2019 was a strong year for rookie wide receivers. A.J. Brown, D.K. Metcalf, Darius Slayton, Deebo Samuel, and Terry McLaurin all produced right away and were fantasy contributors. Most people forget Diontae Johnson though, who quietly led all rookies in receptions. He also led the entire NFL in target separation with 2.39 yards of separation per target per FantasyData. The second-best receiver was Demarcus Robinson with a 2.03. Robinson was actually closer to the 18th ranked receiver than he was to Johnson. This speaks to Johnson’s natural route-running ability. To dominate this statistic as a rookie is incredibly impressive, especially for a receiver out of Toledo. Johnson’s yards per route run was 1.96, good for 39th among receivers. Oh yeah, all those terrible numbers from Rudolph and Hodges apply to Johnson’s season, but he was able to still show that he belongs in the NFL.
Johnson is a breakout choice for fantasy analysts all over the community and its easy to see why. Looking at his impressive rookie numbers and the idea of a healthy Roethlisberger paint a pretty picture. But I am starting to hate his current price, as Johnson is currently being drafted as the WR36. He is going ahead of players like Will Fuller IV and Marvin Jones, which I cannot get behind as much as I respect Johnson’s ability. If Johnson’s ADP starts to drop as the draft season progresses, I will be drafting him everywhere. But right now he’s a bit too rich for my blood.
Johnson has a true sophomore breakout season following in Smith-Schuster’s footsteps. Roethlisberger plays well enough to support both of them as top fantasy receivers. Johnson becomes one of the best draft picks for the 2020 season and is a fantasy league-winner.
Smith-Schuster and Roethlisberger’s return to health push Johnson to the outside of the Steeler’s offense. Johnson ends up third on the receiver depth chart battling with Washington. Drafting Johnson ends up burning a lot of fantasy owners due to his steadily rising ADP by the time of most fantasy drafts.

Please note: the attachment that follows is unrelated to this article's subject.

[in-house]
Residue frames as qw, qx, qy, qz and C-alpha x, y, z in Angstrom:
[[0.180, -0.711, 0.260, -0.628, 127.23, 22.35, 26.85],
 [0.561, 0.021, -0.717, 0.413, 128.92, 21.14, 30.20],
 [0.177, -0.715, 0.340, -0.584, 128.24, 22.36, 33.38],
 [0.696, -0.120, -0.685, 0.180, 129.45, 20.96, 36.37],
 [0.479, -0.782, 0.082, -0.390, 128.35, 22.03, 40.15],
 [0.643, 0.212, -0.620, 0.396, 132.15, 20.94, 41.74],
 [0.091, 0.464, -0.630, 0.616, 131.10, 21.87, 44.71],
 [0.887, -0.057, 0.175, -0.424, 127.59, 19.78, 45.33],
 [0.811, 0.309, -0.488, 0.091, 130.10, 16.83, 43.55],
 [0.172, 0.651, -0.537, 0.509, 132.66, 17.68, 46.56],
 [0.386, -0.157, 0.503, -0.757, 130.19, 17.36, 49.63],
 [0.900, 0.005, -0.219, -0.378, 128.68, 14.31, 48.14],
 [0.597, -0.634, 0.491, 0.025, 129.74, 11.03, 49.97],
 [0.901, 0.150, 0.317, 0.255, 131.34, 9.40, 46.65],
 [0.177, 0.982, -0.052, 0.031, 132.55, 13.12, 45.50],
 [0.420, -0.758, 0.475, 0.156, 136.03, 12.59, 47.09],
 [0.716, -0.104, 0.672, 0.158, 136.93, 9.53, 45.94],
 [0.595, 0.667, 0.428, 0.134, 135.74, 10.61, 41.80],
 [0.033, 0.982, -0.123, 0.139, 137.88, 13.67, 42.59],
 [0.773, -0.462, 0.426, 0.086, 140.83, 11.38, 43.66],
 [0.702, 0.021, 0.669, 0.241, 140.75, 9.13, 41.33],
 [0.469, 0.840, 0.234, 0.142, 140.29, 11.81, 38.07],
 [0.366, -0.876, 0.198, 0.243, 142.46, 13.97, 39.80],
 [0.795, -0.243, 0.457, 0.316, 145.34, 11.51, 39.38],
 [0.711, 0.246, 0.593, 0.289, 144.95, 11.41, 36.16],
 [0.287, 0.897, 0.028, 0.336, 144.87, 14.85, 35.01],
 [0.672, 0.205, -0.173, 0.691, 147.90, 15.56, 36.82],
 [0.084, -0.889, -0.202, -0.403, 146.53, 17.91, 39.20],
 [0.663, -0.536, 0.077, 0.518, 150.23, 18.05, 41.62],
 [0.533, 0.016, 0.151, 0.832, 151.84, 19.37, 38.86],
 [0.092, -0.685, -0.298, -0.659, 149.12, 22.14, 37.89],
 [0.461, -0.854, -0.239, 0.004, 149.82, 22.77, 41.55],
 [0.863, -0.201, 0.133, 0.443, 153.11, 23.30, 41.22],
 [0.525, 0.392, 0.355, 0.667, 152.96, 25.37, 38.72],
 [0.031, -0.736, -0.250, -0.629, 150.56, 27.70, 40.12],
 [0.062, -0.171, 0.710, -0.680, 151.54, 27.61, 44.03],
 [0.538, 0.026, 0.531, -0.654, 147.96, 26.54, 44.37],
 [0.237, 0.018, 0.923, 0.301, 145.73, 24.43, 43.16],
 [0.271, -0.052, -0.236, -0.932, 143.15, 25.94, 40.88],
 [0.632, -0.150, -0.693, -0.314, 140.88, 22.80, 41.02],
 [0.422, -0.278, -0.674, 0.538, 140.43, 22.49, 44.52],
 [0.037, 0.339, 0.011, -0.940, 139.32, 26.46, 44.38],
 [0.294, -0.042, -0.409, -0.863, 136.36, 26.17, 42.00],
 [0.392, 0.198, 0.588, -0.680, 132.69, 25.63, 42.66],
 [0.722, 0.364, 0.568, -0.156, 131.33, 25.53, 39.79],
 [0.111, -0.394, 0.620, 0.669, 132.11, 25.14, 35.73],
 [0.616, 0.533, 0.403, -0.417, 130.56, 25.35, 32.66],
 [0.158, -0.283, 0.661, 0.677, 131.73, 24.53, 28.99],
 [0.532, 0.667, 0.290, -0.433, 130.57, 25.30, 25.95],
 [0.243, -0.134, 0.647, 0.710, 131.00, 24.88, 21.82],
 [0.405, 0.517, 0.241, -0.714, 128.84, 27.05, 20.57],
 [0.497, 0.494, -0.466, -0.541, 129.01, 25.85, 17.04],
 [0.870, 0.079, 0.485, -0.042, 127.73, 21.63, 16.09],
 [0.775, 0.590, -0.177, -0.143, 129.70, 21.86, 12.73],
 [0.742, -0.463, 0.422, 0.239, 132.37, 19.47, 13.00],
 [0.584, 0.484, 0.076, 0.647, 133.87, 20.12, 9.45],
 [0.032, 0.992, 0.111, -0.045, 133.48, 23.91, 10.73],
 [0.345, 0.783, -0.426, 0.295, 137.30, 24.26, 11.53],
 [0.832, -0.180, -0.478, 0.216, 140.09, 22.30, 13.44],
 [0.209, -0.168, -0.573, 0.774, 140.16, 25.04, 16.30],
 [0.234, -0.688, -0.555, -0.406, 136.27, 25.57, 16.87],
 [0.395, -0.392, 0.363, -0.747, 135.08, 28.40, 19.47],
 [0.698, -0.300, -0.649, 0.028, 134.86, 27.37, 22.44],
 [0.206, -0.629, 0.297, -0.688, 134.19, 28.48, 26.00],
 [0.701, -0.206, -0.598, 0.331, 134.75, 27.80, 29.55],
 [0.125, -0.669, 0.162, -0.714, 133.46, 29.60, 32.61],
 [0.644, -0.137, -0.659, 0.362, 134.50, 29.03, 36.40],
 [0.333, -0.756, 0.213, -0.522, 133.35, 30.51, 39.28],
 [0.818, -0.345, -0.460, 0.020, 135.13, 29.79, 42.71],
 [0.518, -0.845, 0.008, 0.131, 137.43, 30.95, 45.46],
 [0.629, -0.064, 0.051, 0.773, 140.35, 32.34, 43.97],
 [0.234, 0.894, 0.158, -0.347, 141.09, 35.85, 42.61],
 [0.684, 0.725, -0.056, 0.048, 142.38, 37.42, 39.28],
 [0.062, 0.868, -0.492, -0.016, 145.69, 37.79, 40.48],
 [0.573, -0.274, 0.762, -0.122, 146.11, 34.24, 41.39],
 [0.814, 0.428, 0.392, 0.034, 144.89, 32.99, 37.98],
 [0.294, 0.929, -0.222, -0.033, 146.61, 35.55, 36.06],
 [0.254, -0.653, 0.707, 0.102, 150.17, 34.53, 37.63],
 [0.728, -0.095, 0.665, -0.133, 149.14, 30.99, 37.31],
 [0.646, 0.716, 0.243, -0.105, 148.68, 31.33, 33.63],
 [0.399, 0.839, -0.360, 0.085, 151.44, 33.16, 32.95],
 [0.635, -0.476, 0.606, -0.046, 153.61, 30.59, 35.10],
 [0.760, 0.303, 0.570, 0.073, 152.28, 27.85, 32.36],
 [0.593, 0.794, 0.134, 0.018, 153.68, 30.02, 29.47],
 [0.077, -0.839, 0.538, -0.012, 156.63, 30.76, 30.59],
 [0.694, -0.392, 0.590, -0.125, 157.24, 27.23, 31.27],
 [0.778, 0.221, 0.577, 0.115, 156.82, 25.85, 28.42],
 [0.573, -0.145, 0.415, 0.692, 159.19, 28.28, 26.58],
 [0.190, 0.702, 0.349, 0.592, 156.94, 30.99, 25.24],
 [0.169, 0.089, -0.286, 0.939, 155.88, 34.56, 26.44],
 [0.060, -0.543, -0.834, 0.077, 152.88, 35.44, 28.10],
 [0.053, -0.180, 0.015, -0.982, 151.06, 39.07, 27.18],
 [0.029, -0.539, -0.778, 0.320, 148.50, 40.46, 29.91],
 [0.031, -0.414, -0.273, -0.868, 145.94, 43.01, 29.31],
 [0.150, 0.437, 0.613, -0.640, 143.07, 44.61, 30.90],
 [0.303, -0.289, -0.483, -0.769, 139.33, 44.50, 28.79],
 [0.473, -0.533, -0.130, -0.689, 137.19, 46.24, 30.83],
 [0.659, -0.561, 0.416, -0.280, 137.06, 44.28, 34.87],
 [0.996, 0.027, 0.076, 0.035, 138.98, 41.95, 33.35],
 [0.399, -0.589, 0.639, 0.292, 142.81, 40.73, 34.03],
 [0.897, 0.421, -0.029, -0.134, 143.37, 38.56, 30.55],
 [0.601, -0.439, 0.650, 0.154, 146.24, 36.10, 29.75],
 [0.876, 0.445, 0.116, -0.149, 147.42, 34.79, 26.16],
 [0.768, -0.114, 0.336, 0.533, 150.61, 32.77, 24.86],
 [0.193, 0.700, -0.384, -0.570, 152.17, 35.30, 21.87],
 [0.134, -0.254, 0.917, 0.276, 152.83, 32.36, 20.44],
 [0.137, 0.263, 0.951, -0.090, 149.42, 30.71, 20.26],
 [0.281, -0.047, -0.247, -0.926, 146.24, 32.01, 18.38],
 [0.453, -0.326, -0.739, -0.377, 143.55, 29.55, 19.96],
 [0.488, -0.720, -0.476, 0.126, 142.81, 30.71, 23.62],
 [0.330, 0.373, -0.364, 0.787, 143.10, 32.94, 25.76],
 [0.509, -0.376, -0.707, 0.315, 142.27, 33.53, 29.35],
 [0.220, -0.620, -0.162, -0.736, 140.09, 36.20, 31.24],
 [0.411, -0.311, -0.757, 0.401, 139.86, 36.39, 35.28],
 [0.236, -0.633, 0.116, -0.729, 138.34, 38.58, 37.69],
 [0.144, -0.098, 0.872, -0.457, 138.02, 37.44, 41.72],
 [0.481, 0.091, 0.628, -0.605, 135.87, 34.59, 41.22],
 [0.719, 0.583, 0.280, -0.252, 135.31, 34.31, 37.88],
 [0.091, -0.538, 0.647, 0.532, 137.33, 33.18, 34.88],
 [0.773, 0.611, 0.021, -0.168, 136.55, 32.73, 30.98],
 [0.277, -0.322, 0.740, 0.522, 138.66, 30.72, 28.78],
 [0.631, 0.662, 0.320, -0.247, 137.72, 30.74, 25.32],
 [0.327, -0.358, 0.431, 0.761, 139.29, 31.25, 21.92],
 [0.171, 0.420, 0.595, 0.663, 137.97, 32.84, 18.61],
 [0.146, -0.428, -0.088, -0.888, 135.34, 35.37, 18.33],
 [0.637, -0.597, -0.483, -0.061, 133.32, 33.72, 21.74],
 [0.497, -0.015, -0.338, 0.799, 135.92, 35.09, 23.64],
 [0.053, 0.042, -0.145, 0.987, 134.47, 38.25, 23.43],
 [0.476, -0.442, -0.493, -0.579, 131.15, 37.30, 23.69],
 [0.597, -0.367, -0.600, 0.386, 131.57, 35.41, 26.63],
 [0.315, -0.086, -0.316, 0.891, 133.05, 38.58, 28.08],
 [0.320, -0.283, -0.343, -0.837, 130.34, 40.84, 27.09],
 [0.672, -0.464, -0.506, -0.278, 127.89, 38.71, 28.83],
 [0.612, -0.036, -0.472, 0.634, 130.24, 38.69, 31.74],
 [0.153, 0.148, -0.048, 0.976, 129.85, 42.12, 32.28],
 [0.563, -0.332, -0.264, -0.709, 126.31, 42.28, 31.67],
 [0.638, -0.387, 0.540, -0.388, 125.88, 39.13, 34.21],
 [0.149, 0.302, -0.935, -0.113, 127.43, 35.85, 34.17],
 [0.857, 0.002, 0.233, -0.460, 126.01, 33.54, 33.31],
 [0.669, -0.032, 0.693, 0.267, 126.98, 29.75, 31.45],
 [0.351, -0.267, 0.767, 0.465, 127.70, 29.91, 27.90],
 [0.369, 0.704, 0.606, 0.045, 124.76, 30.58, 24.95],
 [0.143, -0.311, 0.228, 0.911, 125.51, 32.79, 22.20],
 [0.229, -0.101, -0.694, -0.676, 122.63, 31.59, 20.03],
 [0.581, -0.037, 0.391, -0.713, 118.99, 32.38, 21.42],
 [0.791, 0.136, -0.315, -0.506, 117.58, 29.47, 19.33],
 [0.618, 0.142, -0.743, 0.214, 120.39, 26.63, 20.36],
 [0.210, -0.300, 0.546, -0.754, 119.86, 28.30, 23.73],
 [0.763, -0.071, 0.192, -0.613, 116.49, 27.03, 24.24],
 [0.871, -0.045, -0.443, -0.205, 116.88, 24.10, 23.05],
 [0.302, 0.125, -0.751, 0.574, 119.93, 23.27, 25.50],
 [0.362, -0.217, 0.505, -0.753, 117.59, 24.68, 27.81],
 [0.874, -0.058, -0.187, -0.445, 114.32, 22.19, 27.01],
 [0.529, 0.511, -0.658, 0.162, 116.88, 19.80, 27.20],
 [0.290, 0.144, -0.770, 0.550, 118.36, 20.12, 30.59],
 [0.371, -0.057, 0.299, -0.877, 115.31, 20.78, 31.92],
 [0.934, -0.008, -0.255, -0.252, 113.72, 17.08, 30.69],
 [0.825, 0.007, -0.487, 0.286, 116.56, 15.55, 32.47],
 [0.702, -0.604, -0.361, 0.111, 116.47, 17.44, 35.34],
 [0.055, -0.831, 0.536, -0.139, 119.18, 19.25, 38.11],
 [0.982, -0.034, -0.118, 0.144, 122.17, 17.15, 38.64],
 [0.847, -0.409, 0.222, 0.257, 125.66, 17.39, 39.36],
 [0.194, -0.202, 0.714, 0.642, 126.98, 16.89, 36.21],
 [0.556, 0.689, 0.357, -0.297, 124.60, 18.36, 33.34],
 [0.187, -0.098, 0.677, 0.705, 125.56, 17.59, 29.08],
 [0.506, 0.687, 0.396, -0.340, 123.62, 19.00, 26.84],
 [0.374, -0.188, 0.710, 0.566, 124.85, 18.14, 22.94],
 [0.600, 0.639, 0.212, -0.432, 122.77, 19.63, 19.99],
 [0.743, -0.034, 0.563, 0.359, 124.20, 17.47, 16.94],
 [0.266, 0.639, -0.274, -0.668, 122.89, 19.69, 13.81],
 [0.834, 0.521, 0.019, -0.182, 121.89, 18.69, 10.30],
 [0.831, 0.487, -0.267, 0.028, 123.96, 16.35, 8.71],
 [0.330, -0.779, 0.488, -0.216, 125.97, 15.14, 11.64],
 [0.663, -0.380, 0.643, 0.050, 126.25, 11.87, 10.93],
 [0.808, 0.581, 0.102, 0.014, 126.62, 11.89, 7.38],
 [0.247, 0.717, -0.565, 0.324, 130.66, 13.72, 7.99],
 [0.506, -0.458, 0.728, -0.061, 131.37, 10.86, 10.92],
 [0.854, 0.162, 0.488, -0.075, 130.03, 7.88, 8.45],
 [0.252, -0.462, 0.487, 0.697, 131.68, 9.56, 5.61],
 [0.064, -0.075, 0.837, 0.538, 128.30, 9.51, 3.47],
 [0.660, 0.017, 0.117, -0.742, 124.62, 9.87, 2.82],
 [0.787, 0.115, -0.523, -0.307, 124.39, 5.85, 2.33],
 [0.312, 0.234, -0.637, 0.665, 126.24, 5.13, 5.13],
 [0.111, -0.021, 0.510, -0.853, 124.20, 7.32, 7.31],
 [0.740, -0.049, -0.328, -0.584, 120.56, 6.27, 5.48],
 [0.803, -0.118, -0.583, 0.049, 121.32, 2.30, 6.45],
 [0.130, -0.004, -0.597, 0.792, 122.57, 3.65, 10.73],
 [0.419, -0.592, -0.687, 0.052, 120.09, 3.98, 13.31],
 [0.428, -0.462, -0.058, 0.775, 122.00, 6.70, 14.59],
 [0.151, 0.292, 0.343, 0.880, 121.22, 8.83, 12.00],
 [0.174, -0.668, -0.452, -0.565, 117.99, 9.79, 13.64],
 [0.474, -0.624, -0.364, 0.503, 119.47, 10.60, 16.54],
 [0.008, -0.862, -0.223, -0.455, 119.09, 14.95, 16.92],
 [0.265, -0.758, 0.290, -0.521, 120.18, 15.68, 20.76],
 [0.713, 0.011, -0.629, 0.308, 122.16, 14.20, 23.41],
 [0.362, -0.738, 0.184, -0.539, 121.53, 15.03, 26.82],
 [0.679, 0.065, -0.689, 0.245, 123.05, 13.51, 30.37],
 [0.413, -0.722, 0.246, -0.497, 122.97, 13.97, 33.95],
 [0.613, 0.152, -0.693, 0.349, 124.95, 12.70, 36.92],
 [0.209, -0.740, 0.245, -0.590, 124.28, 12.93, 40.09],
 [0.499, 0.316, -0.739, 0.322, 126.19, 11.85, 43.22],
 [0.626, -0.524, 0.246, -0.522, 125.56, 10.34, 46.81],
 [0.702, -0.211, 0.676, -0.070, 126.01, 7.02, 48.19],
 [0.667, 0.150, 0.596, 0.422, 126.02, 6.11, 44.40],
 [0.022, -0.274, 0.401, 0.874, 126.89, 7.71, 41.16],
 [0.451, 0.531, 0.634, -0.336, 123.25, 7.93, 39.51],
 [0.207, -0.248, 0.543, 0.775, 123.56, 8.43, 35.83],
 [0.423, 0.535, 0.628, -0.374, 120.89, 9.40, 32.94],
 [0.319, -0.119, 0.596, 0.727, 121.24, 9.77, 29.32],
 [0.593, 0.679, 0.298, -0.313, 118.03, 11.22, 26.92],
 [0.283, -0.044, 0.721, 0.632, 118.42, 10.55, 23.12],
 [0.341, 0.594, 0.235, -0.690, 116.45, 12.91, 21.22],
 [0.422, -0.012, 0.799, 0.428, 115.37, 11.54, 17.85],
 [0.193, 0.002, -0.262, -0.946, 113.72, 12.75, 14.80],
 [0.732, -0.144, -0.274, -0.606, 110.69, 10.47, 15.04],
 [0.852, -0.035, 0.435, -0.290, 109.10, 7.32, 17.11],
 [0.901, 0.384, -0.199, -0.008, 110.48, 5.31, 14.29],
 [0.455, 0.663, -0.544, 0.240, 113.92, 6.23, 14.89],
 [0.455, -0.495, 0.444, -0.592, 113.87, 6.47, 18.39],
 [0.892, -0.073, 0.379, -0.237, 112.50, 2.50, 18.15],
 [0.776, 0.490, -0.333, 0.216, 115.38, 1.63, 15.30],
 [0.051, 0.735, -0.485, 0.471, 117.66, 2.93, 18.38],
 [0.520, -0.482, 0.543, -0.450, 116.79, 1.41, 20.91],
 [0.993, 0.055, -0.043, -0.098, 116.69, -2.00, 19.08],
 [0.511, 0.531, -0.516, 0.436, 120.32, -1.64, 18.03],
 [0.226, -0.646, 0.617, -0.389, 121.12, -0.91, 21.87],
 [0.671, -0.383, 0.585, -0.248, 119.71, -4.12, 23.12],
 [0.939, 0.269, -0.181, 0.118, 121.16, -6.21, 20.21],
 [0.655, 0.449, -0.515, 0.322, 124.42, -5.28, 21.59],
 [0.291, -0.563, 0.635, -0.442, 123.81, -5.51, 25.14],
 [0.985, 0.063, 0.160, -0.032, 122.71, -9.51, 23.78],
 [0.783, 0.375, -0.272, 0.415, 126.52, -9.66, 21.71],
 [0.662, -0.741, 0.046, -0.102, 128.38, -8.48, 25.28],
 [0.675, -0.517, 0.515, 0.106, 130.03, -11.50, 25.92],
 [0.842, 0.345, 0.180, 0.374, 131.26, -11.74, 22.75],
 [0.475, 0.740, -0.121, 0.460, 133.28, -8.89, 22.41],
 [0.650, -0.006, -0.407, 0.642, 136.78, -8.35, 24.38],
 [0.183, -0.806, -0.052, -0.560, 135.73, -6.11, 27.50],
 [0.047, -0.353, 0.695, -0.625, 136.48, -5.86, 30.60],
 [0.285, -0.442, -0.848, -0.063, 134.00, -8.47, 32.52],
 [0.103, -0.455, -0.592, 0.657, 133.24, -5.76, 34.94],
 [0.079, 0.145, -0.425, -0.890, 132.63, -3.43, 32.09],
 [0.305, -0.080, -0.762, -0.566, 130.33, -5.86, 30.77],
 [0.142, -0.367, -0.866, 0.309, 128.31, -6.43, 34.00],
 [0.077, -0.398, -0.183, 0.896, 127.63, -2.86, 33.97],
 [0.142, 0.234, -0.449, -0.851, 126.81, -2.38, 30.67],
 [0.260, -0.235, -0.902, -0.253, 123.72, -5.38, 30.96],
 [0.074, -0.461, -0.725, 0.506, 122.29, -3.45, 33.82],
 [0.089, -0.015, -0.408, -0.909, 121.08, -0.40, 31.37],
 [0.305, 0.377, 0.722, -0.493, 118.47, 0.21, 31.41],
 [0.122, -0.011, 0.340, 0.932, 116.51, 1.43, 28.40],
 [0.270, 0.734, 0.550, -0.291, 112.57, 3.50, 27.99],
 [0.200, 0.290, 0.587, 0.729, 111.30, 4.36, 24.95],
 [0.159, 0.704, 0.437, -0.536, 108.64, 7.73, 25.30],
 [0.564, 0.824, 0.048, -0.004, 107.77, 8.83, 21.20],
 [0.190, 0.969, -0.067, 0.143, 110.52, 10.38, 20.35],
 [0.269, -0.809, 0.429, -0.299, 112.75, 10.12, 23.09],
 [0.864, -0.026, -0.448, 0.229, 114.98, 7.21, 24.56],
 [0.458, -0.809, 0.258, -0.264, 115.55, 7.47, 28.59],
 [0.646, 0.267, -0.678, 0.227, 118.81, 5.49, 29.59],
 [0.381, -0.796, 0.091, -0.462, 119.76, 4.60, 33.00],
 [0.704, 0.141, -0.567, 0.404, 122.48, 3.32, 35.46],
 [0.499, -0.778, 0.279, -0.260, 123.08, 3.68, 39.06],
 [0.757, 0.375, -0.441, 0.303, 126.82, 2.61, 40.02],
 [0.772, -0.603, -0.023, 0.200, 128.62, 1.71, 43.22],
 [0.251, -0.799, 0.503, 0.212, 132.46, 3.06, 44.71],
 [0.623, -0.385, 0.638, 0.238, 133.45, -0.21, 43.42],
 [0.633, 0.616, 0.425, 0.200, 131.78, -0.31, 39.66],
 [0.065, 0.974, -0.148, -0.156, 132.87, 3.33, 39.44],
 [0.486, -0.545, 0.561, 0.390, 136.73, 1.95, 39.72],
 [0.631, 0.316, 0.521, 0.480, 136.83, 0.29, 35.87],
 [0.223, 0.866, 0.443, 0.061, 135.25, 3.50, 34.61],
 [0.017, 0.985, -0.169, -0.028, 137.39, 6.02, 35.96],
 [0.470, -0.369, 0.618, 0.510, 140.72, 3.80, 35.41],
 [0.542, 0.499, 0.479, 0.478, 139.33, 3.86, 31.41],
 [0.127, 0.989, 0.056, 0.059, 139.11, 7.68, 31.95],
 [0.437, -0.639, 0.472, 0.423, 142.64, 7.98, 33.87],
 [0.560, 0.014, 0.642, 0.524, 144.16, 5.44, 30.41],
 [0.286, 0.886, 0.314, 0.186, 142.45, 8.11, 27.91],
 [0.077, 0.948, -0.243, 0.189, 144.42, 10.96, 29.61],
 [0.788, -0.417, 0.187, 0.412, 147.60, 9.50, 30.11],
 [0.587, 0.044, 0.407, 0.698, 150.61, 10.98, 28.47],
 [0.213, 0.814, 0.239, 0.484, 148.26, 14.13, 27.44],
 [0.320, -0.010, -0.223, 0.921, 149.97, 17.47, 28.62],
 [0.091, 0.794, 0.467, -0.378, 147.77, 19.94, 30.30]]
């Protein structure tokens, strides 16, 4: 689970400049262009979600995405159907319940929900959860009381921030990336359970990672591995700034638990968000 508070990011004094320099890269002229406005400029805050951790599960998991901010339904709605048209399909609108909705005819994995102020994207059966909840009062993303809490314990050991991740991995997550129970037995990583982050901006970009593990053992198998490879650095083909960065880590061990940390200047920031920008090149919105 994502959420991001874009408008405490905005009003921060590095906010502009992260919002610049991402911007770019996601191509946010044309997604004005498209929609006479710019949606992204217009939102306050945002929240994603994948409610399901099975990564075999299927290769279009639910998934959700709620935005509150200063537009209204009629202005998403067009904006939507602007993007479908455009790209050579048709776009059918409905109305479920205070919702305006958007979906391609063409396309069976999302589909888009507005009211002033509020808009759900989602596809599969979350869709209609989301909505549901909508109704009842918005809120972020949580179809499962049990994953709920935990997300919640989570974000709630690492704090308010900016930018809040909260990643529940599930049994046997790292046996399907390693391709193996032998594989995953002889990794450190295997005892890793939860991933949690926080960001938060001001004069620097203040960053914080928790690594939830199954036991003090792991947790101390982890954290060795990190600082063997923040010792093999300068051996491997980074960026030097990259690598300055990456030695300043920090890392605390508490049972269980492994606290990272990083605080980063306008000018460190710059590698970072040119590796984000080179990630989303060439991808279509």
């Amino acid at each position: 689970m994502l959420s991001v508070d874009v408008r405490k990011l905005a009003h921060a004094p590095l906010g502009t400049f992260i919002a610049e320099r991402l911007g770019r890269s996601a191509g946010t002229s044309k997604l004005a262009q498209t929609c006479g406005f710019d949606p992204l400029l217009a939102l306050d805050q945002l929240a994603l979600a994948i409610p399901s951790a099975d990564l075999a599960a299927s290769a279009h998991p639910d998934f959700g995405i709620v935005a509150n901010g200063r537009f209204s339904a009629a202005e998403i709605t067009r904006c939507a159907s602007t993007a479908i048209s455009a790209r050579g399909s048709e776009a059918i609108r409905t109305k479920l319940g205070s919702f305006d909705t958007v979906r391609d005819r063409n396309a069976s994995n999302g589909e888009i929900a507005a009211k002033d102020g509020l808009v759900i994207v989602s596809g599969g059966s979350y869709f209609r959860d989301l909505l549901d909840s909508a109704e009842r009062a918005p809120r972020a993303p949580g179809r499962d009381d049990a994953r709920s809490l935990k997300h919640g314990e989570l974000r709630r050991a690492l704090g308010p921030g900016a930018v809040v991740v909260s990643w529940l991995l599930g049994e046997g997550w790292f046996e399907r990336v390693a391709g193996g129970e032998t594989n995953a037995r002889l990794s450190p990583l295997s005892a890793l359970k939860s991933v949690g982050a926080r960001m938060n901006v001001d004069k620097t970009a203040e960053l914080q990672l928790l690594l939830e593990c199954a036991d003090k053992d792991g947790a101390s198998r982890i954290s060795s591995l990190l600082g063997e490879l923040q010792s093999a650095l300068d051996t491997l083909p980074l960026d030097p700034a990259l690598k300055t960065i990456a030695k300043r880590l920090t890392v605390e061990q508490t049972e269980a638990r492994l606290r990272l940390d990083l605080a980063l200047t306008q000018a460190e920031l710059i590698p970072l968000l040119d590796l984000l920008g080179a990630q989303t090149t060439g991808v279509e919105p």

2020 Projection: 115 targets, 72 receptions, 835 receiving yards, 6 touchdowns.
ADP: 179, WR71
If I asked you who led the Steelers in receiving yards last year, would you have guessed James Washington? Probably not, unless you are a degenerate like me or a die-hard Steelers fan. But it is true, Washington had 735 receiving yards in 2019 (which is crazy low for a team leader, but I digress). He also led the team in yards per route run with 2.1 (31st among receivers per FantasyData). It wasn’t an overly strong season for Washington, but after his rough rookie season, it was a welcome sight. Washington leaned on his experience with Rudolph (college teammates) to keep himself in the Steelers’ plans for at least another season.
Washington hasn’t been much more than a deep threat so far in his career and will need to improve the other areas of his game to stay on the field. Even though he was the most productive receiver last year, Smith-Schuster missed time, Johnson was a rookie (and had a much better rookie year than Washington), and the Steelers just drafted Chase Claypool at a similar spot to Washington. Washington is far from guaranteed a large role in the offense and will need to earn the trust of Roethlisberger to see the field. If you are looking for a cheap option for a share of the Steelers’ offense later in drafts, Washington is a decent flier with his current ADP at WR71, but I would not expect a massive return on that price.